This was a popular one, selling 1 million copies in its first month (8 million copies in 4 years), and it remained in the top charts for 81 weeks. At the time, Lauren Hill was an icon, and her album was everywhere – even later being placed on several “Best Album Ever” lists.

But in 2000, Hill basically disappeared from the public eye, and stayed hidden for nearly four years. To this day, anytime I see her on TV, I’m shocked. I know that a lot of artists describe an album release as having a child, and she also had a REAL child, after her album release… and I think that album was a once-in-a-lifetime thing.

Regardless, I respect her tremendously, and frankly, I don’t know where I’d be without “Ex-Factor”.

Back to Black (2006)

Amy, Amy, Amy… Rest in peace. I had been a long, long time since an album hit me like this one did. I was fresh off a string of bad men, and wow, this chick had something to say. Frankly, I didn’t realize her authenticity, until I read a Rolling Stone article about her life, her drug use, and her eternal love for Blake.

That article still hangs in a frame in my apartment. It was a true loss of innocence, but also a realization that this was an artist who wasn’t just putting on a show. Sadly, she was living every bit of her pain.

While I couldn’t connect with her drug and alcohol addiction, I could very well connect with her willingness to love wholeheartedly, even when it was just wrong. And I still very much love her for putting all of that into words – it healed me in a way I cannot full understand.

The title track is one of my favorites, as is “He Can Only Hold Her”… it all varies depending on my mood.

…There you have it! Notice you don’t see any John Mayer albums here… while all of his albums have meant a lot to me, they have served as “soundtracks” to sections of my life, but not anthems, if that makes sense (still love you, John!). I’d love to know what albums you can’t quit; tell me in the comments!

Pic of the Week.

I got a record player for my birthday! Wahoo! It’s something I’ve been wanting for years; mainly because I think it’d be really fun to hunt for records. I was always planning on buying a player for myself, but just never could get around to justifying it.

So, I asked for one and my mom got it for me, along with a few of my favorite records — Amy Winehouse’s “Back to Black” and Alanis Morissette’s “Jagged Little Pill.”

I didn’t get a traditional-looking record player; I wanted something different, and something small. I don’t have much room for anything big in my apartment and the last thing I need is more clutter. I got the Sylvania Turntable in blue, with USB coding (see it here).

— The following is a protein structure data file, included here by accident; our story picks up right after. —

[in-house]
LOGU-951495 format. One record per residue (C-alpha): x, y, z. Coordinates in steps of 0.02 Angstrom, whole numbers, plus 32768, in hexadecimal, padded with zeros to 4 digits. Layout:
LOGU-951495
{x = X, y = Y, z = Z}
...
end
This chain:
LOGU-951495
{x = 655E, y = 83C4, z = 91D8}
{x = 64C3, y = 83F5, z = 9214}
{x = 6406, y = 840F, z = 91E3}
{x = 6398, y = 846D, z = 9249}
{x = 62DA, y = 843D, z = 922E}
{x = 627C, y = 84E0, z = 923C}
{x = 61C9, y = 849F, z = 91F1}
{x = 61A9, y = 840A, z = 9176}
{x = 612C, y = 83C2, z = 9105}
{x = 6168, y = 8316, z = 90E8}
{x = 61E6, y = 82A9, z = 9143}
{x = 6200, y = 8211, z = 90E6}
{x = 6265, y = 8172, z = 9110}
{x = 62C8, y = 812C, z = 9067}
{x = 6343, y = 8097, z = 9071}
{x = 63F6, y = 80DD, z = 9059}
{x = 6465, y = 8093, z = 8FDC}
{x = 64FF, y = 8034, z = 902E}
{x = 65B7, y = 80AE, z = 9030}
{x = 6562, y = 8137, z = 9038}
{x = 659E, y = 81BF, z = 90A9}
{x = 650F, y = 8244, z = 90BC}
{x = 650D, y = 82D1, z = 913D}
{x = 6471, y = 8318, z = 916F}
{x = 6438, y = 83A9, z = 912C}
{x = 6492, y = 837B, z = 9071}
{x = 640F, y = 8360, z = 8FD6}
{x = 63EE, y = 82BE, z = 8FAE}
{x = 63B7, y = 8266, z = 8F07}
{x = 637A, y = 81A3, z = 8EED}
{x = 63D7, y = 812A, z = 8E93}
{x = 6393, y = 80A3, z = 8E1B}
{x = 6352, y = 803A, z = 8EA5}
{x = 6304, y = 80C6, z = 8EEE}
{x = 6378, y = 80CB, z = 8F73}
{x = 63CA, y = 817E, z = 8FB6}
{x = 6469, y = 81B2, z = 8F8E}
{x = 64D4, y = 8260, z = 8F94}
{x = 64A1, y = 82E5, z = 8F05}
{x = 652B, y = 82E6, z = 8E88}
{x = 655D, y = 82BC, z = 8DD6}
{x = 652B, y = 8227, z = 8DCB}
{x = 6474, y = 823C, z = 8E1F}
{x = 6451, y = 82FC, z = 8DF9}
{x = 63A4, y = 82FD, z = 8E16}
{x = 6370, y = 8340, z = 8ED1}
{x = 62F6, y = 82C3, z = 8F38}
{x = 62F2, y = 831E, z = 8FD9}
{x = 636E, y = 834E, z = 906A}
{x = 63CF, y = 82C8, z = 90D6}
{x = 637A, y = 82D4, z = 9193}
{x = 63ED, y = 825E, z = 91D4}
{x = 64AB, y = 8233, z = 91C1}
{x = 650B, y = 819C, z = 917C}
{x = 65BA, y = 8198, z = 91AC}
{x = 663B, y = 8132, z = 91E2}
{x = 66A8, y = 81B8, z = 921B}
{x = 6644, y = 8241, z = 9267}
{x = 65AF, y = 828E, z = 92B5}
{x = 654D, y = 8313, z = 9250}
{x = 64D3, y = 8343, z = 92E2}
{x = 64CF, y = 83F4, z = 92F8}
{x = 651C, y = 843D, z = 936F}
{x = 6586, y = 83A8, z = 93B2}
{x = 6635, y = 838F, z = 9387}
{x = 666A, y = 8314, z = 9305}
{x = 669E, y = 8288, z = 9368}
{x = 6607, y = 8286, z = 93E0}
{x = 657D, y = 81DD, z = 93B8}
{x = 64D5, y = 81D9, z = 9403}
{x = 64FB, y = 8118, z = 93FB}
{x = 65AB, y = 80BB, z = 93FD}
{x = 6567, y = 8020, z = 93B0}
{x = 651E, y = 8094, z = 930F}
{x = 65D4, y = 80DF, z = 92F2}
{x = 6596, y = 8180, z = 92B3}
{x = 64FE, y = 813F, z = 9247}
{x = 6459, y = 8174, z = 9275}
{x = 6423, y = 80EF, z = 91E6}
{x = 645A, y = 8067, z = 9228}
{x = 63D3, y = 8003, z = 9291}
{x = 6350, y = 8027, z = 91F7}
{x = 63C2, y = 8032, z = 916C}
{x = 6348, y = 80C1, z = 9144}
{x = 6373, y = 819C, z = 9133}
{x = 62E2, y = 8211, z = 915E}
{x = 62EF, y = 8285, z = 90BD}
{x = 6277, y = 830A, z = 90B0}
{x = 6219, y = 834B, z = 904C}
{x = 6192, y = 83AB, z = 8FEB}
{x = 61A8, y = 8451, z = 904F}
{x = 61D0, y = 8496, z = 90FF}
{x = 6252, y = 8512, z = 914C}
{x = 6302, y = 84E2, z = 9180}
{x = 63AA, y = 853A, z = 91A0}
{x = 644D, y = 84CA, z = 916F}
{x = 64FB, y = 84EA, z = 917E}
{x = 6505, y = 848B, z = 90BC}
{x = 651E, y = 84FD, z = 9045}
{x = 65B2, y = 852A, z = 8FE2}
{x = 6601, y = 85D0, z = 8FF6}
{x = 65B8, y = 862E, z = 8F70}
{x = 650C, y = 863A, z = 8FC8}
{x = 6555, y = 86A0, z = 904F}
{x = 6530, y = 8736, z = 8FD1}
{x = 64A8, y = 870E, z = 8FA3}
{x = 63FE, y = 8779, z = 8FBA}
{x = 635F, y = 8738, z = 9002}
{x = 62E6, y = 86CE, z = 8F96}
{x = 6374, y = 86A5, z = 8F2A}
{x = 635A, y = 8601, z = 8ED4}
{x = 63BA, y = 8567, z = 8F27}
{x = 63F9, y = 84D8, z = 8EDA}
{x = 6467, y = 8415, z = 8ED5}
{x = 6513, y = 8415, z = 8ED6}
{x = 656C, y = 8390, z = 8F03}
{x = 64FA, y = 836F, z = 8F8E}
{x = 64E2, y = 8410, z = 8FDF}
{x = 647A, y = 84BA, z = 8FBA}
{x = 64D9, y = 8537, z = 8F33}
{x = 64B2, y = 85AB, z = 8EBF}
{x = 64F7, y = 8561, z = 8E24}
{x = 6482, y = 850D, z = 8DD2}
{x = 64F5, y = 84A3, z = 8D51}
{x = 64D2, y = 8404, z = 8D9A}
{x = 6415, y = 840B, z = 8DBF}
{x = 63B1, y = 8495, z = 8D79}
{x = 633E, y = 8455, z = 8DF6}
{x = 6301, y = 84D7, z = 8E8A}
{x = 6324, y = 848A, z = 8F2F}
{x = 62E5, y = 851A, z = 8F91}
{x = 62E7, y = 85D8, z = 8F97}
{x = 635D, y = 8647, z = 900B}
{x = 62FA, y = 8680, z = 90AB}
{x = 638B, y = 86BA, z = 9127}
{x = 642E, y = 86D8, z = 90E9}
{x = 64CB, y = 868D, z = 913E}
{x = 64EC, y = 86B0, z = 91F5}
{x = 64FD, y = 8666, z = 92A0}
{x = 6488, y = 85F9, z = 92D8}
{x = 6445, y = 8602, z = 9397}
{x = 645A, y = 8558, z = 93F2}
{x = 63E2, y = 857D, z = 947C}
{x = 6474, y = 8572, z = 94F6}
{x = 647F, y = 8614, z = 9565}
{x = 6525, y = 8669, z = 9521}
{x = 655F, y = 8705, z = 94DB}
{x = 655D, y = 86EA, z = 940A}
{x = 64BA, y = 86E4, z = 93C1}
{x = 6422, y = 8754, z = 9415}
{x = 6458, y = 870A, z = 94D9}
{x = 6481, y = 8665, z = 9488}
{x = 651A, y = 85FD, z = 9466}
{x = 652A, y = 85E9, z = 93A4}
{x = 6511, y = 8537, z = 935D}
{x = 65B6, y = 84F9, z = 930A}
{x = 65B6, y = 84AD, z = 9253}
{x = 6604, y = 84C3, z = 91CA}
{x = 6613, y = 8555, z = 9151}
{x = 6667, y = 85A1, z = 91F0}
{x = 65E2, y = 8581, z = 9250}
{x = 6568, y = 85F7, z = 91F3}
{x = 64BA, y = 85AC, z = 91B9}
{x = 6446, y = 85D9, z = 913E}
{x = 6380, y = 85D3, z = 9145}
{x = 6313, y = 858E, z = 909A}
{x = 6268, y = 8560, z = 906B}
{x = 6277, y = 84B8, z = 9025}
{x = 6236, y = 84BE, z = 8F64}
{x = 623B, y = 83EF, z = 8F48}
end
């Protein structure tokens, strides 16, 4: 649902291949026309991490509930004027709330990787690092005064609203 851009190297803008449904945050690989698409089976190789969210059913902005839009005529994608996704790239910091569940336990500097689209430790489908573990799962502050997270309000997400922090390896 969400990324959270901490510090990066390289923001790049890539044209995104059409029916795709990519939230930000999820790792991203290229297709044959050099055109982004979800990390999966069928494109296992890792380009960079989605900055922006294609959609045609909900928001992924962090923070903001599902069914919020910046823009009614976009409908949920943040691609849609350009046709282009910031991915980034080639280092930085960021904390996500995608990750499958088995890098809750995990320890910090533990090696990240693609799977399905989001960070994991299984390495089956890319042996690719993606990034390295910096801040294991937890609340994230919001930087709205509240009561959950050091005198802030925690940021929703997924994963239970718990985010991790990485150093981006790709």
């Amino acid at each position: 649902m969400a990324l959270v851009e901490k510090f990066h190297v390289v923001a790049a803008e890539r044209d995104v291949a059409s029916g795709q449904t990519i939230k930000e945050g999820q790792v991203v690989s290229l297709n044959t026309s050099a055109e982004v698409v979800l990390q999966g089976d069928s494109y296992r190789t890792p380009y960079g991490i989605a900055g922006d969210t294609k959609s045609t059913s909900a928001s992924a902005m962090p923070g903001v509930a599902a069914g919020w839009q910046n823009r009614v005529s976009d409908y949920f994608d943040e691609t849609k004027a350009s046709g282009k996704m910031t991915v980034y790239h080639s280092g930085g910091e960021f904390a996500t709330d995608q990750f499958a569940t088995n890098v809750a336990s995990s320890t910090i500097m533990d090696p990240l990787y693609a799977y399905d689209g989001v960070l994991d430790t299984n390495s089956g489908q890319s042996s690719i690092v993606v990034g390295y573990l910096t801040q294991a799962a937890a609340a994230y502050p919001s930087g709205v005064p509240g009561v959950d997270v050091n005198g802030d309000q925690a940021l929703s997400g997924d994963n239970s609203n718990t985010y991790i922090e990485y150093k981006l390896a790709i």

The cool thing about it is, you can use batteries with it if you aren’t in a situation to plug it in! And, if you buy a record that you don’t have otherwise, you can hook it up to your computer and it will put the digital files there. Neat!

Last Friday night, I got home from work and needed to get some cleaning done, so I decided to take a moment and set up my record player. Now, I’ve never even touched a record, so I actually did follow the provided directions.

It took me a minute to get everything set up, but I put in Jagged Little Pill first. Everything was sounding good, until it just wasn’t. The song slowed down and sounded completely warped. I looked into the other room where the record player was, and… Blanche.

The open-style of the Sylvania had tempted Blanche — think about it, an open-record, spinning — and she had her paw on the record. Nnnoooooo!

It took me 30 minutes of reminding Blanche, NO, we do not touch the record. This was very, very difficult, as Blanche is a kitty who loves two things: 1. Loud music, and 2. anything mysteriously moving.

But by side two, Blanche had distanced herself (1 foot) from the player and was being a decent cat about the situation. I just hope the record isn’t completely ruined.

In other news, being reminded how freaking good Jagged Little Pill was? PRICELESS. There are songs on there I totally forgot about, and as I was listening, and singing along, I was Googling, and found out that this month, the album turns 20. Wow (I actually found a recent article from Elle on the subject).

“One Hand in my Pocket” might still be my jam.